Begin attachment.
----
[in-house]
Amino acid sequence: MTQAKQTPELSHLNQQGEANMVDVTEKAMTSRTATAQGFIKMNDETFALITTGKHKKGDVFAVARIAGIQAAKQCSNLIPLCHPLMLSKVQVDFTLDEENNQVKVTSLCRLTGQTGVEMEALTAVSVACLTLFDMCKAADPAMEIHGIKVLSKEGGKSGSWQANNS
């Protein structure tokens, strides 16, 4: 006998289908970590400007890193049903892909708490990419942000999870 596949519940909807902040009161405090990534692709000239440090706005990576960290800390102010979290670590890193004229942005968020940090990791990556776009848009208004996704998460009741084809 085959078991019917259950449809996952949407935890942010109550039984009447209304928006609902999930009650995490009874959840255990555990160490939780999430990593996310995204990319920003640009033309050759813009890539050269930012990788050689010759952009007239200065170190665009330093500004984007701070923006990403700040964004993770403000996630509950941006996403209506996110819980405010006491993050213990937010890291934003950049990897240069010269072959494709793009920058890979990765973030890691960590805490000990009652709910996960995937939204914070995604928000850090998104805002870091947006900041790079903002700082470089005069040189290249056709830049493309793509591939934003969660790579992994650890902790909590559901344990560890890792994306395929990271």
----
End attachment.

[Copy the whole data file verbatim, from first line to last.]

[in-house]
Amino acid sequence: MTQAKQTPELSHLNQQGEANMVDVTEKAMTSRTATAQGFIKMNDETFALITTGKHKKGDVFAVARIAGIQAAKQCSNLIPLCHPLMLSKVQVDFTLDEENNQVKVTSLCRLTGQTGVEMEALTAVSVACLTLFDMCKAADPAMEIHGIKVLSKEGGKSGSWQANNS
């Protein structure tokens, strides 16, 4: 006998289908970590400007890193049903892909708490990419942000999870 596949519940909807902040009161405090990534692709000239440090706005990576960290800390102010979290670590890193004229942005968020940090990791990556776009848009208004996704998460009741084809 085959078991019917259950449809996952949407935890942010109550039984009447209304928006609902999930009650995490009874959840255990555990160490939780999430990593996310995204990319920003640009033309050759813009890539050269930012990788050689010759952009007239200065170190665009330093500004984007701070923006990403700040964004993770403000996630509950941006996403209506996110819980405010006491993050213990937010890291934003950049990897240069010269072959494709793009920058890979990765973030890691960590805490000990009652709910996960995937939204914070995604928000850090998104805002870091947006900041790079903002700082470089005069040189290249056709830049493309793509591939934003969660790579992994650890902790909590559901344990560890890792994306395929990271």